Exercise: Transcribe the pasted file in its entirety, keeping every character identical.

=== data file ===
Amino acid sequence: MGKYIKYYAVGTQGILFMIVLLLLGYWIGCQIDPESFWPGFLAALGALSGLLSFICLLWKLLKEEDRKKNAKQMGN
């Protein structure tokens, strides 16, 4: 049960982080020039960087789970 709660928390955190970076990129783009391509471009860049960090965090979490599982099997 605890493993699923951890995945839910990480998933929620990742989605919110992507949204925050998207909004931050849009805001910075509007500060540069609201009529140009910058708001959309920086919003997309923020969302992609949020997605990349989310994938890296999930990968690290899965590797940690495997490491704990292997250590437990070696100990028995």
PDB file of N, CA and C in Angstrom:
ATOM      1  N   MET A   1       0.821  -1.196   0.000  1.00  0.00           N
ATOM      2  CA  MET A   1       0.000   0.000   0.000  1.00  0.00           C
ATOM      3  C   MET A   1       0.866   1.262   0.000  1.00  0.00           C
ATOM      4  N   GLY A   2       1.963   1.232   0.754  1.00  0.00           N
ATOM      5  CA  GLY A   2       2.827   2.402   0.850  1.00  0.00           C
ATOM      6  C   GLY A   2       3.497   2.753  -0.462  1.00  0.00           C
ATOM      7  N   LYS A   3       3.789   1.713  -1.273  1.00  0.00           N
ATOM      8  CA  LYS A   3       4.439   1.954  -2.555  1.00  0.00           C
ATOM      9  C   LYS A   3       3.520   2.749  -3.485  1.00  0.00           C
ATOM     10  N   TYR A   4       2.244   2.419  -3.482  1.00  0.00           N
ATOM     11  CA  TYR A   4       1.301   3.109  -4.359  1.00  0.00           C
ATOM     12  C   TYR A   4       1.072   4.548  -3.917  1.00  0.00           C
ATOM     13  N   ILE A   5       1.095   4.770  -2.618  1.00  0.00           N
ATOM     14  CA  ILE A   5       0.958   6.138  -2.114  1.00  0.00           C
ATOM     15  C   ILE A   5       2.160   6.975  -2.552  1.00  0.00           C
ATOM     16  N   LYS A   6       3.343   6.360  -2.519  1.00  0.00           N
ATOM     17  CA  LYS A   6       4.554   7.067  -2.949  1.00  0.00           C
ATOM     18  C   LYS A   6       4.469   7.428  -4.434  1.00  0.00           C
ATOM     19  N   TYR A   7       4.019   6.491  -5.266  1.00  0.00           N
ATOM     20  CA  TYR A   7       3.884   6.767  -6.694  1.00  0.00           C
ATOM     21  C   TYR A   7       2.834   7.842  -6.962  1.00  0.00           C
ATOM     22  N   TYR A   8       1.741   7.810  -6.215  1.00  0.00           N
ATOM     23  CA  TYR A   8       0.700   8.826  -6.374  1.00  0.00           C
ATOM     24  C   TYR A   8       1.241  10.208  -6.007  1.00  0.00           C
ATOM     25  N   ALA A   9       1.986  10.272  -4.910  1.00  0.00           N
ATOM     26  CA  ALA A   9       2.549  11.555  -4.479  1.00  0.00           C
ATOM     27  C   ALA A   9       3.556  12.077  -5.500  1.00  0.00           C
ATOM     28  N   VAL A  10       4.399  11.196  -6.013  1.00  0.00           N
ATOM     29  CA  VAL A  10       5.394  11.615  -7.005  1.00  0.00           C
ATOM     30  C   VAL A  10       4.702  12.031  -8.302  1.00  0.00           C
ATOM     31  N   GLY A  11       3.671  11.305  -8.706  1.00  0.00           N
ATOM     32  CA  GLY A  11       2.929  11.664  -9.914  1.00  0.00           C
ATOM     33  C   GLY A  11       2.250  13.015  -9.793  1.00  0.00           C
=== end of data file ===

Amino acid sequence: MGKYIKYYAVGTQGILFMIVLLLLGYWIGCQIDPESFWPGFLAALGALSGLLSFICLLWKLLKEEDRKKNAKQMGN
């Protein structure tokens, strides 16, 4: 049960982080020039960087789970 709660928390955190970076990129783009391509471009860049960090965090979490599982099997 605890493993699923951890995945839910990480998933929620990742989605919110992507949204925050998207909004931050849009805001910075509007500060540069609201009529140009910058708001959309920086919003997309923020969302992609949020997605990349989310994938890296999930990968690290899965590797940690495997490491704990292997250590437990070696100990028995």
PDB file of N, CA and C in Angstrom:
ATOM      1  N   MET A   1       0.821  -1.196   0.000  1.00  0.00           N
ATOM      2  CA  MET A   1       0.000   0.000   0.000  1.00  0.00           C
ATOM      3  C   MET A   1       0.866   1.262   0.000  1.00  0.00           C
ATOM      4  N   GLY A   2       1.963   1.232   0.754  1.00  0.00           N
ATOM      5  CA  GLY A   2       2.827   2.402   0.850  1.00  0.00           C
ATOM      6  C   GLY A   2       3.497   2.753  -0.462  1.00  0.00           C
ATOM      7  N   LYS A   3       3.789   1.713  -1.273  1.00  0.00           N
ATOM      8  CA  LYS A   3       4.439   1.954  -2.555  1.00  0.00           C
ATOM      9  C   LYS A   3       3.520   2.749  -3.485  1.00  0.00           C
ATOM     10  N   TYR A   4       2.244   2.419  -3.482  1.00  0.00           N
ATOM     11  CA  TYR A   4       1.301   3.109  -4.359  1.00  0.00           C
ATOM     12  C   TYR A   4       1.072   4.548  -3.917  1.00  0.00           C
ATOM     13  N   ILE A   5       1.095   4.770  -2.618  1.00  0.00           N
ATOM     14  CA  ILE A   5       0.958   6.138  -2.114  1.00  0.00           C
ATOM     15  C   ILE A   5       2.160   6.975  -2.552  1.00  0.00           C
ATOM     16  N   LYS A   6       3.343   6.360  -2.519  1.00  0.00           N
ATOM     17  CA  LYS A   6       4.554   7.067  -2.949  1.00  0.00           C
ATOM     18  C   LYS A   6       4.469   7.428  -4.434  1.00  0.00           C
ATOM     19  N   TYR A   7       4.019   6.491  -5.266  1.00  0.00           N
ATOM     20  CA  TYR A   7       3.884   6.767  -6.694  1.00  0.00           C
ATOM     21  C   TYR A   7       2.834   7.842  -6.962  1.00  0.00           C
ATOM     22  N   TYR A   8       1.741   7.810  -6.215  1.00  0.00           N
ATOM     23  CA  TYR A   8       0.700   8.826  -6.374  1.00  0.00           C
ATOM     24  C   TYR A   8       1.241  10.208  -6.007  1.00  0.00           C
ATOM     25  N   ALA A   9       1.986  10.272  -4.910  1.00  0.00           N
ATOM     26  CA  ALA A   9       2.549  11.555  -4.479  1.00  0.00           C
ATOM     27  C   ALA A   9       3.556  12.077  -5.500  1.00  0.00           C
ATOM     28  N   VAL A  10       4.399  11.196  -6.013  1.00  0.00           N
ATOM     29  CA  VAL A  10       5.394  11.615  -7.005  1.00  0.00           C
ATOM     30  C   VAL A  10       4.702  12.031  -8.302  1.00  0.00           C
ATOM     31  N   GLY A  11       3.671  11.305  -8.706  1.00  0.00           N
ATOM     32  CA  GLY A  11       2.929  11.664  -9.914  1.00  0.00           C
ATOM     33  C   GLY A  11       2.250  13.015  -9.793  1.00  0.00           C